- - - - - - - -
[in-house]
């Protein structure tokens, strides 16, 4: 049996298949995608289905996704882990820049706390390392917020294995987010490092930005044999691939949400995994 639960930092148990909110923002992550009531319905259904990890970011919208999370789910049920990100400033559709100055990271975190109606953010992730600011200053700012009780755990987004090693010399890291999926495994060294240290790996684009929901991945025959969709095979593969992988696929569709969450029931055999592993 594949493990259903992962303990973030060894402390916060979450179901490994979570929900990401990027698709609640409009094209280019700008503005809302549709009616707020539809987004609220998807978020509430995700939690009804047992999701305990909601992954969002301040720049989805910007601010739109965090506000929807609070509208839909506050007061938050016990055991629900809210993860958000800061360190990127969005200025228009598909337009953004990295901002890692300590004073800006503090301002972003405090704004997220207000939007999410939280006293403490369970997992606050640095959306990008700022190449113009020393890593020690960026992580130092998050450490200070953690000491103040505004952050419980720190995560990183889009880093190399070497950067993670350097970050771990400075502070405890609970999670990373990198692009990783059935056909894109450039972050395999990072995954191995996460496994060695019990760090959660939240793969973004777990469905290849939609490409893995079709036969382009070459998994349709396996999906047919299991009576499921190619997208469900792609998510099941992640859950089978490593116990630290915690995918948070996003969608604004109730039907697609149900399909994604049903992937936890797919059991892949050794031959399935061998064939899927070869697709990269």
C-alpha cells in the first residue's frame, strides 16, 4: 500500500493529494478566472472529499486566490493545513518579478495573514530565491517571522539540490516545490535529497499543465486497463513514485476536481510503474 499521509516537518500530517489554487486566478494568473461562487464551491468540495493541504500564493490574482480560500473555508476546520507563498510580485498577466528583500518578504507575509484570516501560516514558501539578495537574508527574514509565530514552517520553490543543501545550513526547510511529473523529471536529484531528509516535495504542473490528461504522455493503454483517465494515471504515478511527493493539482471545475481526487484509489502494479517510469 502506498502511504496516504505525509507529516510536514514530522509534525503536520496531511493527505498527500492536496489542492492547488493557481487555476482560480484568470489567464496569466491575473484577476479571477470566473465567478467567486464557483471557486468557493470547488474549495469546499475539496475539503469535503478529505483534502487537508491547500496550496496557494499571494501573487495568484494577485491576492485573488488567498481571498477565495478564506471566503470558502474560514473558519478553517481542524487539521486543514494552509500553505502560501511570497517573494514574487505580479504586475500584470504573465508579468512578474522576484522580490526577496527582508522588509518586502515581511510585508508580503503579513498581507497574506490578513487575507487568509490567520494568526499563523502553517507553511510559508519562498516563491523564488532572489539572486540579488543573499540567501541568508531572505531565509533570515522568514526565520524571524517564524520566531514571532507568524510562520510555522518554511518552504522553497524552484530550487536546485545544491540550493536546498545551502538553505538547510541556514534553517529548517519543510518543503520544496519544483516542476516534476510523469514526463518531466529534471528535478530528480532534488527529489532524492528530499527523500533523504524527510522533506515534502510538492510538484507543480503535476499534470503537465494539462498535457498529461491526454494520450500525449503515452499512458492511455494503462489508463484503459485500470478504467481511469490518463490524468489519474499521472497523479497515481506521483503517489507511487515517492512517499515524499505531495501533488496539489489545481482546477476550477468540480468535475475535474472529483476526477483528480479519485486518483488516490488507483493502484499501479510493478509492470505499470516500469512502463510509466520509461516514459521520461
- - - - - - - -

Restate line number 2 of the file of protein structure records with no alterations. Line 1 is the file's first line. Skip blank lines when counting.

């Protein structure tokens, strides 16, 4: 049996298949995608289905996704882990820049706390390392917020294995987010490092930005044999691939949400995994 639960930092148990909110923002992550009531319905259904990890970011919208999370789910049920990100400033559709100055990271975190109606953010992730600011200053700012009780755990987004090693010399890291999926495994060294240290790996684009929901991945025959969709095979593969992988696929569709969450029931055999592993 594949493990259903992962303990973030060894402390916060979450179901490994979570929900990401990027698709609640409009094209280019700008503005809302549709009616707020539809987004609220998807978020509430995700939690009804047992999701305990909601992954969002301040720049989805910007601010739109965090506000929807609070509208839909506050007061938050016990055991629900809210993860958000800061360190990127969005200025228009598909337009953004990295901002890692300590004073800006503090301002972003405090704004997220207000939007999410939280006293403490369970997992606050640095959306990008700022190449113009020393890593020690960026992580130092998050450490200070953690000491103040505004952050419980720190995560990183889009880093190399070497950067993670350097970050771990400075502070405890609970999670990373990198692009990783059935056909894109450039972050395999990072995954191995996460496994060695019990760090959660939240793969973004777990469905290849939609490409893995079709036969382009070459998994349709396996999906047919299991009576499921190619997208469900792609998510099941992640859950089978490593116990630290915690995918948070996003969608604004109730039907697609149900399909994604049903992937936890797919059991892949050794031959399935061998064939899927070869697709990269």